Real Estate Is Like Skydiving – TBG Update 2/12

One of the most fascinating parts of working in real estate is observing buyer and seller behavior. So much of what I learn and internalize for my own way of interacting with the world is from observed behavior about humans and human interaction on my job.

We recently went into escrow on a house we listed on September 11, 2020. The buyer in escrow now was in escrow the last time we listed the house years ago. Back then he asked for a large credit and the seller canceled and sold the house to the backup buyer instead. He came back this time with all his inspection reports from last time and he wrote a non contingent offer considering everything he already knows from inspecting the house himself during his last escrow and from studying what was done to the house by the current owners since his last inspections.

There’s a family who came to see the house for the first time mid September 2020 and they absolutely loved it. My text messages with the wife start on September 28. The texts tell a rich story of the last 4.5 months. They came back to see the house every 2-3 weeks since the first showing. I went to see the property they’d want to sell to buy this house. I connected them to a lender who put in time and figured out the financing. I updated them on the history the whole time. We spoke about price and terms over and over again. And then after 5 months of thinking about buying the house but not actually moving forward and making it happen, I let them know that the house went into escrow with another buyer. And I got a message back that I should have made sure it was sold to them.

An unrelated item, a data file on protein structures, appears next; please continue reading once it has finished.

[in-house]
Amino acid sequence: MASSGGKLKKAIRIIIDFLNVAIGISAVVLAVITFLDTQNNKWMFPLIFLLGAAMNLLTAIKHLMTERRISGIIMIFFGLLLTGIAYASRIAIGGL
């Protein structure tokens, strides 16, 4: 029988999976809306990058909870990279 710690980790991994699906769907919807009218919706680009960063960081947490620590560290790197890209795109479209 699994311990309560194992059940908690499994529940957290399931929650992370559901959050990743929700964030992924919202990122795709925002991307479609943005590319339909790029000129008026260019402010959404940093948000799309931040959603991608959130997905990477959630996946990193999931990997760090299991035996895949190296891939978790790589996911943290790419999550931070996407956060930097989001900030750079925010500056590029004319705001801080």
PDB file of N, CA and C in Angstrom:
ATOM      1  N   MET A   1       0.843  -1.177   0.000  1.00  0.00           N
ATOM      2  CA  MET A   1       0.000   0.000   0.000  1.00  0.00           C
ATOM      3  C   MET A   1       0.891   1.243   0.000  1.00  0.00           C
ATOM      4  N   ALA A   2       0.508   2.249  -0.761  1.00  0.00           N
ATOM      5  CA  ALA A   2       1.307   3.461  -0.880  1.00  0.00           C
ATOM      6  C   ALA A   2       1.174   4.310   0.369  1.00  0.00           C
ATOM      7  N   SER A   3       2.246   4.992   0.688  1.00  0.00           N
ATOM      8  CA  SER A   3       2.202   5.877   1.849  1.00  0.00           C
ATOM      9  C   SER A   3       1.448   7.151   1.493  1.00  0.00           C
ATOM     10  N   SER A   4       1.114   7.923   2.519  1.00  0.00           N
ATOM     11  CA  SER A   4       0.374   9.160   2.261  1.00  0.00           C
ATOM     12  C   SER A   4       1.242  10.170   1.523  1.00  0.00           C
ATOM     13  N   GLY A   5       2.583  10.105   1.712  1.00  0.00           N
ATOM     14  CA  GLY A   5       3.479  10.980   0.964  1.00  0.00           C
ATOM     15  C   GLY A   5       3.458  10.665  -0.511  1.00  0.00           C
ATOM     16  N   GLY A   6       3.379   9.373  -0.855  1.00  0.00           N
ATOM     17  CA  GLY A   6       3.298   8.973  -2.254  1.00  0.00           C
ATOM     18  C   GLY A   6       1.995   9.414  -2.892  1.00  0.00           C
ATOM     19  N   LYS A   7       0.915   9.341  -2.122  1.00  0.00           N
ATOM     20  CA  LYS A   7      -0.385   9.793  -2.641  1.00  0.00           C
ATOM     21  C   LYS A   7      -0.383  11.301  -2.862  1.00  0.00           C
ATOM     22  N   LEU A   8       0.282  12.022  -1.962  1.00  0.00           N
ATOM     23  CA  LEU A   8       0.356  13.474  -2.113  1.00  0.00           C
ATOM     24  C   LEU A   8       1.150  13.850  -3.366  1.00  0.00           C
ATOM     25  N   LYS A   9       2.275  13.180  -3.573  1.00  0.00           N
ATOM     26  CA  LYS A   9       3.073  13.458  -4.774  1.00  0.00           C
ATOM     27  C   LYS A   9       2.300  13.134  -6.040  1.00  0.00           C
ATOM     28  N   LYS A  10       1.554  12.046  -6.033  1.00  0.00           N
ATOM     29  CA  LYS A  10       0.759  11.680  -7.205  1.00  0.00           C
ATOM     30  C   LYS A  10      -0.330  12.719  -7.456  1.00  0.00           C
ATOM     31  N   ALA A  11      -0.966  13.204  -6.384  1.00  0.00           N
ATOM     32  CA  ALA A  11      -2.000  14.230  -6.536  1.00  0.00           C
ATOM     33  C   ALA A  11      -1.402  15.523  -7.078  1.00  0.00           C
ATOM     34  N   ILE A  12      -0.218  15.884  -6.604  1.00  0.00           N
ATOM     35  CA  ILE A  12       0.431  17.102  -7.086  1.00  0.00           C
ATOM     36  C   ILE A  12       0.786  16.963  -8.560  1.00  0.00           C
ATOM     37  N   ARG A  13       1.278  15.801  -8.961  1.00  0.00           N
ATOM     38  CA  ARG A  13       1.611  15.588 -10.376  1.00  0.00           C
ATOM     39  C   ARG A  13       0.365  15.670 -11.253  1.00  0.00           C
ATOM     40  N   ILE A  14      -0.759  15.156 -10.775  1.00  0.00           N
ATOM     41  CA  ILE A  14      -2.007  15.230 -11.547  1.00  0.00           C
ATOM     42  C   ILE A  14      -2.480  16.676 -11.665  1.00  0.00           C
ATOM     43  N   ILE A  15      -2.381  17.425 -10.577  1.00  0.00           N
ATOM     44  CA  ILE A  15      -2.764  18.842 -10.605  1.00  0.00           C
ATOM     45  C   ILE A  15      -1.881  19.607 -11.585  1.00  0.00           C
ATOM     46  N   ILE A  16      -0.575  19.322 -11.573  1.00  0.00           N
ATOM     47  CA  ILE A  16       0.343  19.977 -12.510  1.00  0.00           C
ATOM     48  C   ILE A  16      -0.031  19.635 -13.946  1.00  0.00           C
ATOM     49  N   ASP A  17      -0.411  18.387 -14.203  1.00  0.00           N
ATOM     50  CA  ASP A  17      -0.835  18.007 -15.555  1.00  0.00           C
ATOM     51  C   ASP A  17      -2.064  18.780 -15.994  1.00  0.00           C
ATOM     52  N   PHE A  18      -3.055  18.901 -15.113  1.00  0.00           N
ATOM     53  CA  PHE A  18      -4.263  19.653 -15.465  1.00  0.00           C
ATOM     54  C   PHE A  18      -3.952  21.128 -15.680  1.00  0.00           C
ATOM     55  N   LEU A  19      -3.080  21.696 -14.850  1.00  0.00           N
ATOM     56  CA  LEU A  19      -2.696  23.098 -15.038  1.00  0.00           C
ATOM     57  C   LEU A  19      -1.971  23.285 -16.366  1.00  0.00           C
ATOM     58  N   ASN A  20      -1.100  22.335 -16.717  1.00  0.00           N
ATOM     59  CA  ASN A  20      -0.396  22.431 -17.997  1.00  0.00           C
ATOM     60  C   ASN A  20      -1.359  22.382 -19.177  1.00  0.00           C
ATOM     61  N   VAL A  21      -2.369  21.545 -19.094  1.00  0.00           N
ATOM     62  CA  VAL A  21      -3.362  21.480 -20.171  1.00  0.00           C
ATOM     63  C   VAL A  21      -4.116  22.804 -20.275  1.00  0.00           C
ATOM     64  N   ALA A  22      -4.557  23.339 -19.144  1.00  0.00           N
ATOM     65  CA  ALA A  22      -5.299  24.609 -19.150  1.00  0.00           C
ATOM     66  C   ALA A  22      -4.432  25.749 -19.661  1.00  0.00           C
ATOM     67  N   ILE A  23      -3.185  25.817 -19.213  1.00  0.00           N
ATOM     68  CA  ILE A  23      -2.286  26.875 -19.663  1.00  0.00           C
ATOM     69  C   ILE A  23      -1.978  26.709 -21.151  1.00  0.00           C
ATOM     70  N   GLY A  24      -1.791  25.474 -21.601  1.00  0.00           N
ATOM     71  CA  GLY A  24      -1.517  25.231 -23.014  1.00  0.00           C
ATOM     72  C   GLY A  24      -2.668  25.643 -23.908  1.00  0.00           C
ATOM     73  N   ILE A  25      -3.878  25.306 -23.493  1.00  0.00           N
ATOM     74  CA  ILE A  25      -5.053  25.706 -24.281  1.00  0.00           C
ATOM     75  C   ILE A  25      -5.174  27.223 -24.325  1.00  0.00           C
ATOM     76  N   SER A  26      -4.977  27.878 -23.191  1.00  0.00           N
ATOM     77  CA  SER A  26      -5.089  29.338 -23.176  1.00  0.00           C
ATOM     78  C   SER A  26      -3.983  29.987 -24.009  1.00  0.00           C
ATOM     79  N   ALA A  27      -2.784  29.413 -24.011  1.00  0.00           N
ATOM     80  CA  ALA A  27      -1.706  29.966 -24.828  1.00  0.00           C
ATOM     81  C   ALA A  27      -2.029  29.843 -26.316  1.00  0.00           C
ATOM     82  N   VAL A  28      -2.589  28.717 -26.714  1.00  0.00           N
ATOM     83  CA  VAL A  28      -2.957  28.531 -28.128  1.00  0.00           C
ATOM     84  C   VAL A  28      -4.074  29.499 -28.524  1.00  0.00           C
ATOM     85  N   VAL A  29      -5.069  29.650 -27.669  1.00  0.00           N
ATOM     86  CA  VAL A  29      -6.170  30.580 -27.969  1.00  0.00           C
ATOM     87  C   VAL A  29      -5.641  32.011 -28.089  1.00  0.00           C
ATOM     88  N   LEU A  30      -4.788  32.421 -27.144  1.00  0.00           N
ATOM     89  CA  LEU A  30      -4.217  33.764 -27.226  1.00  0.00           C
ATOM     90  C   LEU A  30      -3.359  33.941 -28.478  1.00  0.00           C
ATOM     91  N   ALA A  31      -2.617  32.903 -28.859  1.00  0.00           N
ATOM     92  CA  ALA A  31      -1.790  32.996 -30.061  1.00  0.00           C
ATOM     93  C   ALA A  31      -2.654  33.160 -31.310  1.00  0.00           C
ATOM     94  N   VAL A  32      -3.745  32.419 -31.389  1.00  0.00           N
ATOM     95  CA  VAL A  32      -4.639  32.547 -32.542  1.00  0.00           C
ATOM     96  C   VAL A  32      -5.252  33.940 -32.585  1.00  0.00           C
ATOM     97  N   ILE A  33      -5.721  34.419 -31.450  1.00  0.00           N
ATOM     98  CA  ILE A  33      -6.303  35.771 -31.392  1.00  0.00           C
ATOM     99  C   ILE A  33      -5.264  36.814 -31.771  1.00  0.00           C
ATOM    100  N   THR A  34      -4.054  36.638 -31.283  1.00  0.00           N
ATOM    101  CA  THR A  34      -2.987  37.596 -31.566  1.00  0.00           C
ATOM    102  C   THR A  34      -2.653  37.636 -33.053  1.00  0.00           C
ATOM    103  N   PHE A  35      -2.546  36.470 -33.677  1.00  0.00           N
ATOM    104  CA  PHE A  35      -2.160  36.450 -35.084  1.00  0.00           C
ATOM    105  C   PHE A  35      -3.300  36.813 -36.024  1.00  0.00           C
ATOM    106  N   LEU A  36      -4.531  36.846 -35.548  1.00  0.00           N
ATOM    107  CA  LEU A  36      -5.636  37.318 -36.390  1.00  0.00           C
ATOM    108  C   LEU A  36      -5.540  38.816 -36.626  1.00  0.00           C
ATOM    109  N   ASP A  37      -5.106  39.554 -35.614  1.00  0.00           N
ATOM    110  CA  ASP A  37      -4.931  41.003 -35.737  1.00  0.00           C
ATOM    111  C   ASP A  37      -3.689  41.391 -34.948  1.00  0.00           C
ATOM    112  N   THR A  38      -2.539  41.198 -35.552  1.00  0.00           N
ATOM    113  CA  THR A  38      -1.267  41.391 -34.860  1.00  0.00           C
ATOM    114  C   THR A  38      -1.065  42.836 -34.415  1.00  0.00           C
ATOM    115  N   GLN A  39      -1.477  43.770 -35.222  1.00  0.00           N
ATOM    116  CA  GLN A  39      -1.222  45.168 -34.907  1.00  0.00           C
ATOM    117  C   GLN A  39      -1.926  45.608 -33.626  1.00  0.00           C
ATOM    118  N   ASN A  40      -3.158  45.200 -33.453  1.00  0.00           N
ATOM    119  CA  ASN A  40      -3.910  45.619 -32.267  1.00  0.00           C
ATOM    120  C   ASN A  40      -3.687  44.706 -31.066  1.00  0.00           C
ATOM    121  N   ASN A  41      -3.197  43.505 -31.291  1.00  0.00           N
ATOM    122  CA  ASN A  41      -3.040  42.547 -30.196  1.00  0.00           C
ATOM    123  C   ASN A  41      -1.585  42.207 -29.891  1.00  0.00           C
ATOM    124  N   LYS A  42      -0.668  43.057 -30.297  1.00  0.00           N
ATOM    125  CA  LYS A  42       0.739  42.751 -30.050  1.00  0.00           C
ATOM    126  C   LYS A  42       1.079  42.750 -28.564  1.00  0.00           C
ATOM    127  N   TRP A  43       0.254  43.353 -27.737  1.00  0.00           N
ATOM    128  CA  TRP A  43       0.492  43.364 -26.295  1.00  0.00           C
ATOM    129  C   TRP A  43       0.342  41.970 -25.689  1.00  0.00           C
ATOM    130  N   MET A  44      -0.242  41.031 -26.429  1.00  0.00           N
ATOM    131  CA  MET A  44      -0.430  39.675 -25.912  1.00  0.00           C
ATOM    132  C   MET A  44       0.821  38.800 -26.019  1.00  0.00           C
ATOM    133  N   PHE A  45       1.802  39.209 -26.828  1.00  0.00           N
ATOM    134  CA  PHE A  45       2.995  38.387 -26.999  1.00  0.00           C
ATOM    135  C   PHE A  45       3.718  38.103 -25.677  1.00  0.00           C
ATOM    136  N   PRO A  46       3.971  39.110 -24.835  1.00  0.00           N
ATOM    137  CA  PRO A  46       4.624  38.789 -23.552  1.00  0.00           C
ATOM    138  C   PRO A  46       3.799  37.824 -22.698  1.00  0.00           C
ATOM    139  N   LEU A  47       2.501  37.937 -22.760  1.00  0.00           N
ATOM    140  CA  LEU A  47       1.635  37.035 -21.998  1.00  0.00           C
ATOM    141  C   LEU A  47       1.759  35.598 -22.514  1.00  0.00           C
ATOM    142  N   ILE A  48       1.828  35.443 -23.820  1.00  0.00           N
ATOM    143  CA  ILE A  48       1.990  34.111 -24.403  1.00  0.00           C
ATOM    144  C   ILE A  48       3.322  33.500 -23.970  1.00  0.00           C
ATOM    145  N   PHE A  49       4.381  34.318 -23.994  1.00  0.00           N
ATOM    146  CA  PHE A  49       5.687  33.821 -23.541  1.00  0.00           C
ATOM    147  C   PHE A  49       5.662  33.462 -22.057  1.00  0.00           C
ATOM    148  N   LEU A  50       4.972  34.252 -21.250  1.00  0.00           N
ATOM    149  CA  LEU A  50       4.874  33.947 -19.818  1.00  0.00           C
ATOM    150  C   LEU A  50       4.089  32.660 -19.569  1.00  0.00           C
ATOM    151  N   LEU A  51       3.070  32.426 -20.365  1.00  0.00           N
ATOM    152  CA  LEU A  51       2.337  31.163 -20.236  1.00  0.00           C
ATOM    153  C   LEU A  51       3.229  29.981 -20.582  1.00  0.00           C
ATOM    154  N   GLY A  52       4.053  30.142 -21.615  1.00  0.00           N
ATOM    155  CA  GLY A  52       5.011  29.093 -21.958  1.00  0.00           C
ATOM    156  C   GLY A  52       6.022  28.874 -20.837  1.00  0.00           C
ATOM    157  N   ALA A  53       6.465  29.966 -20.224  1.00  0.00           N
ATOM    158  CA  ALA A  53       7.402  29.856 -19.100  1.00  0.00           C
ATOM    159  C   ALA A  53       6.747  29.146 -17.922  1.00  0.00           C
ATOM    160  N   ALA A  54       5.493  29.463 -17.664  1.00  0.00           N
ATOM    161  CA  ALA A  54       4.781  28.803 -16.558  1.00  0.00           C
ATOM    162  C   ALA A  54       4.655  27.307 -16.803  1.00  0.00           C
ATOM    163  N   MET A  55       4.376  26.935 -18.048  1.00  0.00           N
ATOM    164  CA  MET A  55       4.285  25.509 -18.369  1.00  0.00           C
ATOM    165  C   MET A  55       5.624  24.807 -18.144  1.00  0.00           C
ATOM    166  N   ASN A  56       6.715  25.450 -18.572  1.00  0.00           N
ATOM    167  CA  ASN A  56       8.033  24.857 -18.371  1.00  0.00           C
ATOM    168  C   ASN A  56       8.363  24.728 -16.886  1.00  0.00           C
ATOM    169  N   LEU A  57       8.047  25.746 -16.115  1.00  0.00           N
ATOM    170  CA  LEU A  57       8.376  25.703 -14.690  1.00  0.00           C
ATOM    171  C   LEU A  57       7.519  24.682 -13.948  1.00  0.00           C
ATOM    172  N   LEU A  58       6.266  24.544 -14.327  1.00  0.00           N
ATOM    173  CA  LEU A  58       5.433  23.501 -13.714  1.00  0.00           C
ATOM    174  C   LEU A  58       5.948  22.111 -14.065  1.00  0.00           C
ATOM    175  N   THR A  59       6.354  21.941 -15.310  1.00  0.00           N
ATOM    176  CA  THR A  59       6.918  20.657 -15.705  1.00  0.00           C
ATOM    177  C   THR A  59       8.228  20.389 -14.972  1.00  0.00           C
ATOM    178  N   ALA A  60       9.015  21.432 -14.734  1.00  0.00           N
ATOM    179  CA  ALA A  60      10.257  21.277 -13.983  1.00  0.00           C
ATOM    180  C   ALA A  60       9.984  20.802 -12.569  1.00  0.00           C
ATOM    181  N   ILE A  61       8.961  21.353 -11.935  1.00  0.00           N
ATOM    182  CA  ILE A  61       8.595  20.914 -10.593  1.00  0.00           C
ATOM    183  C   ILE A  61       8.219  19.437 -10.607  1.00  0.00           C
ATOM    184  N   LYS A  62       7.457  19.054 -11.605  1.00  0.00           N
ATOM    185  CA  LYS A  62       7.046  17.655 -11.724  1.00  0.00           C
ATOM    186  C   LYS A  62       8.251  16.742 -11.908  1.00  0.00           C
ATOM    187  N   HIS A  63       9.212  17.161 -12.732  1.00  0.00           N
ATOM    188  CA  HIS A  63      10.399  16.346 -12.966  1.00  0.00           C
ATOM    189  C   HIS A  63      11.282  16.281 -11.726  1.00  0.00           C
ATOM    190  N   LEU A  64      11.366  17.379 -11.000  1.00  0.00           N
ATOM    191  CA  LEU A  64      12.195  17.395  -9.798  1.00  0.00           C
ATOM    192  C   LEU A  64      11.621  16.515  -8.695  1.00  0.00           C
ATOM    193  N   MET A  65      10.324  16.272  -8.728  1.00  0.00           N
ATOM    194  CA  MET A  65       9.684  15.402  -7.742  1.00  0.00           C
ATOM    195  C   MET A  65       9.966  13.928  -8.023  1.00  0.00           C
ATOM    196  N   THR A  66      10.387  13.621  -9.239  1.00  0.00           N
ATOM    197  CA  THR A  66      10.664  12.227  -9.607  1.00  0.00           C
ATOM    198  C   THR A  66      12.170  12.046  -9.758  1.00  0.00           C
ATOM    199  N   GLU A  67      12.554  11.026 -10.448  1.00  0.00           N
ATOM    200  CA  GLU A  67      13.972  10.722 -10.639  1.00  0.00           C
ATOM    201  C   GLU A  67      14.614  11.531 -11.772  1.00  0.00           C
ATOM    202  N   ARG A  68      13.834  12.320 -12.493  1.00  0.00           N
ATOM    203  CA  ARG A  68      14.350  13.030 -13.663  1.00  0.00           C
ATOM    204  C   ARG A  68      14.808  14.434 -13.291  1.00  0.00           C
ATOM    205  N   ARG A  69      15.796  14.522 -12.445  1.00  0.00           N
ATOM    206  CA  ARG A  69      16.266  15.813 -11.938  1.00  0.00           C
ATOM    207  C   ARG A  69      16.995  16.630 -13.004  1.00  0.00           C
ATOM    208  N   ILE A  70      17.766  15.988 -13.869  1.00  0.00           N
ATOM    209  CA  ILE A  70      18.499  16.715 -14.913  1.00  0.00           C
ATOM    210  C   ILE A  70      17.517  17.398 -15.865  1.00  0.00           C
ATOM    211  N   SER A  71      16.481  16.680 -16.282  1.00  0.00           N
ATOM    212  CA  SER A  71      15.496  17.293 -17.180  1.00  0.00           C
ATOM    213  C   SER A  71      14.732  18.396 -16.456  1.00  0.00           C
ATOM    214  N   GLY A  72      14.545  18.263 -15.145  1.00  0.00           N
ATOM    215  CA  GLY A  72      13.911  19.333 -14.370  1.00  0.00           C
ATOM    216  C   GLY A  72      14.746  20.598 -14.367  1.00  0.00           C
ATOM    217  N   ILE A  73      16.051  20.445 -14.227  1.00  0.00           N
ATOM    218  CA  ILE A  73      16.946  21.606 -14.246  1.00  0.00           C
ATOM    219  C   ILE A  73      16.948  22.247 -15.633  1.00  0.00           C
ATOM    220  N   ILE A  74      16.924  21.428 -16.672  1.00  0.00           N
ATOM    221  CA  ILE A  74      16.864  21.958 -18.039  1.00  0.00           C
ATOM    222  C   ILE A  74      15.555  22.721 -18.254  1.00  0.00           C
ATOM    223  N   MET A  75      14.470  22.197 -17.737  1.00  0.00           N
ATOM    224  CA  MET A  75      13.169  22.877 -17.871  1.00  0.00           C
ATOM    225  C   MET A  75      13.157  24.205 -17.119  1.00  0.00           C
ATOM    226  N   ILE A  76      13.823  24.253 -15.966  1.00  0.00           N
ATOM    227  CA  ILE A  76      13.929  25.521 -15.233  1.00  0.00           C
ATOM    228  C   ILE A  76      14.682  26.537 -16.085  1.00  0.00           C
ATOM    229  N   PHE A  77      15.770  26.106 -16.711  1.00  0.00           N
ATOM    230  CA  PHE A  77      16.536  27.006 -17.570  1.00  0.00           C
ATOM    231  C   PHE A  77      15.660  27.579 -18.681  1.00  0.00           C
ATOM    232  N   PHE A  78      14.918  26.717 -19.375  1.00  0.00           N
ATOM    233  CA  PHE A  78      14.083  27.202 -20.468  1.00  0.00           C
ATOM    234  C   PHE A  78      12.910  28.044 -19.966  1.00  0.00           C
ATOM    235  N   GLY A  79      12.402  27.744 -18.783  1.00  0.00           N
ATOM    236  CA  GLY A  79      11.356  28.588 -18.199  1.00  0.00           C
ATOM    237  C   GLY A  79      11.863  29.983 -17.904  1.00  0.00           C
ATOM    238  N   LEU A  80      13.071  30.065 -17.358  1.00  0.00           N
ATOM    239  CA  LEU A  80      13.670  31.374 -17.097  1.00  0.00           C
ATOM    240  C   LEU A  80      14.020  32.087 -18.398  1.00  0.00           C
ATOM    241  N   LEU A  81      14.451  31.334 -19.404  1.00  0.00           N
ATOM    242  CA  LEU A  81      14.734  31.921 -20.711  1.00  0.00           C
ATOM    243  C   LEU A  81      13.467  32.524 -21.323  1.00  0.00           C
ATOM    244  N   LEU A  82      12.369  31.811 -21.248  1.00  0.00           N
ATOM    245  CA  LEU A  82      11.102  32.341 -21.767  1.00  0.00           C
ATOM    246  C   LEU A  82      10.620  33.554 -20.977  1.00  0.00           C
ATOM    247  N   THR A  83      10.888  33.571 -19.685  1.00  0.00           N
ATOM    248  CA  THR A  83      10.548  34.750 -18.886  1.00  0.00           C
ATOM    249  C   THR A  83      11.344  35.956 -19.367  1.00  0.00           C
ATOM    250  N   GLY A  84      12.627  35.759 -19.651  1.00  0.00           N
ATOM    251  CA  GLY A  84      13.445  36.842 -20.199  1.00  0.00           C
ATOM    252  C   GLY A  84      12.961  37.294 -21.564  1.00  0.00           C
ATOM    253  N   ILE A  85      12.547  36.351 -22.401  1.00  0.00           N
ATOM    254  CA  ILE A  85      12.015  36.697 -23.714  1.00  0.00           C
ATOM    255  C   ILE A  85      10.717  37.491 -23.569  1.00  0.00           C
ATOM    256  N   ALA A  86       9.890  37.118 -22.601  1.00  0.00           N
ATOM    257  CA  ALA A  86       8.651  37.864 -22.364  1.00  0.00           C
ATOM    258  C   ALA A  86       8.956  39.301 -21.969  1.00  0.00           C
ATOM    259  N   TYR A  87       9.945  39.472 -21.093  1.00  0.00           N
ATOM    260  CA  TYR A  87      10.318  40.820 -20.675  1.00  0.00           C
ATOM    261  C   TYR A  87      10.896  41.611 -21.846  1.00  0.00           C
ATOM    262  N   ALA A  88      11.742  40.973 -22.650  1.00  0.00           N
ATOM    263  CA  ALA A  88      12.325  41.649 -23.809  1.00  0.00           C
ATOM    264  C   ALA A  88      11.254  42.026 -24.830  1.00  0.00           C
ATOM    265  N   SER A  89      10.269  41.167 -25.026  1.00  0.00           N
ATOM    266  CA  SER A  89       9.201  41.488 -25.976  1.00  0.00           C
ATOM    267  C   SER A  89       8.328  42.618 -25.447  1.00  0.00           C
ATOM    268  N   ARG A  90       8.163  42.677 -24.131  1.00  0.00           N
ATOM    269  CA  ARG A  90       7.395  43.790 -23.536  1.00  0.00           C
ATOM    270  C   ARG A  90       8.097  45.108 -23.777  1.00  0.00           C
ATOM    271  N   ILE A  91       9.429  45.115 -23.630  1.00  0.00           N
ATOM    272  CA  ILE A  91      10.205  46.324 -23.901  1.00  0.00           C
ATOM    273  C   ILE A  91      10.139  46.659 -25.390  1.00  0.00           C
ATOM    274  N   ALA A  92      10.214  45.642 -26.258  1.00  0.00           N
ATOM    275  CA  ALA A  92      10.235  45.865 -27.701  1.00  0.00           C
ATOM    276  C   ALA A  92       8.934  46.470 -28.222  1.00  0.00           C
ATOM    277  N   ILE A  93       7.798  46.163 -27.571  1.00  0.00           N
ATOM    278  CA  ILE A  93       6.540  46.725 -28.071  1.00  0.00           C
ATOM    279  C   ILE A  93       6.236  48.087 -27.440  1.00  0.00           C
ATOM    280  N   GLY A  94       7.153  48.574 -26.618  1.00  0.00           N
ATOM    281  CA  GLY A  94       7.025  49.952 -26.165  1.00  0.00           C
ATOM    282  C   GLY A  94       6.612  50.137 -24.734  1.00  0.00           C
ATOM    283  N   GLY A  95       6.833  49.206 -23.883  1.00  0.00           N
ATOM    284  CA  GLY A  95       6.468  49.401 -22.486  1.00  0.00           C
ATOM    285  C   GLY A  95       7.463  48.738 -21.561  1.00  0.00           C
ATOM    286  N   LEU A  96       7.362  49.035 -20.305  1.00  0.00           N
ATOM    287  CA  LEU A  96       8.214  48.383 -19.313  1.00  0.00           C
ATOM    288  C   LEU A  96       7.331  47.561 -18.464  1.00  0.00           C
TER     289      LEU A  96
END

It’s actually common for buyers to like a house and then to step away to “think” about it, with a message to call them once someone else decides to write an offer. I try to tell people that once there’s an offer from another buyer and that buyer is strongly interested and they put an offer in writing with proof of funds and a letter to the seller, it often doesn’t make sense for a seller to go back and to chase a scared buyer who never put an offer on paper. Even if the scared buyer jumps in and engages at the eleventh hour, in most cases, a seller will choose the first offer on paper over a subsequent offer that ends up playing catch up. The bold and confident buyer feels like a better bet to most sellers. Scared buyers often don’t have an agent and they figure that the listing agent will be incentivized to favor the unrepresented buyer so that they’ll have the chance to step in no matter what. I always put the seller’s interest over my own and it’s not in the seller’s interest to choose a buyer who needs the validation of knowing that the house is “worth it” because another buyer offered to buy it too. The stronger and less afraid buyer wins almost every time and it’s not realistic for a scared buyer to expect a listing agent to make it different.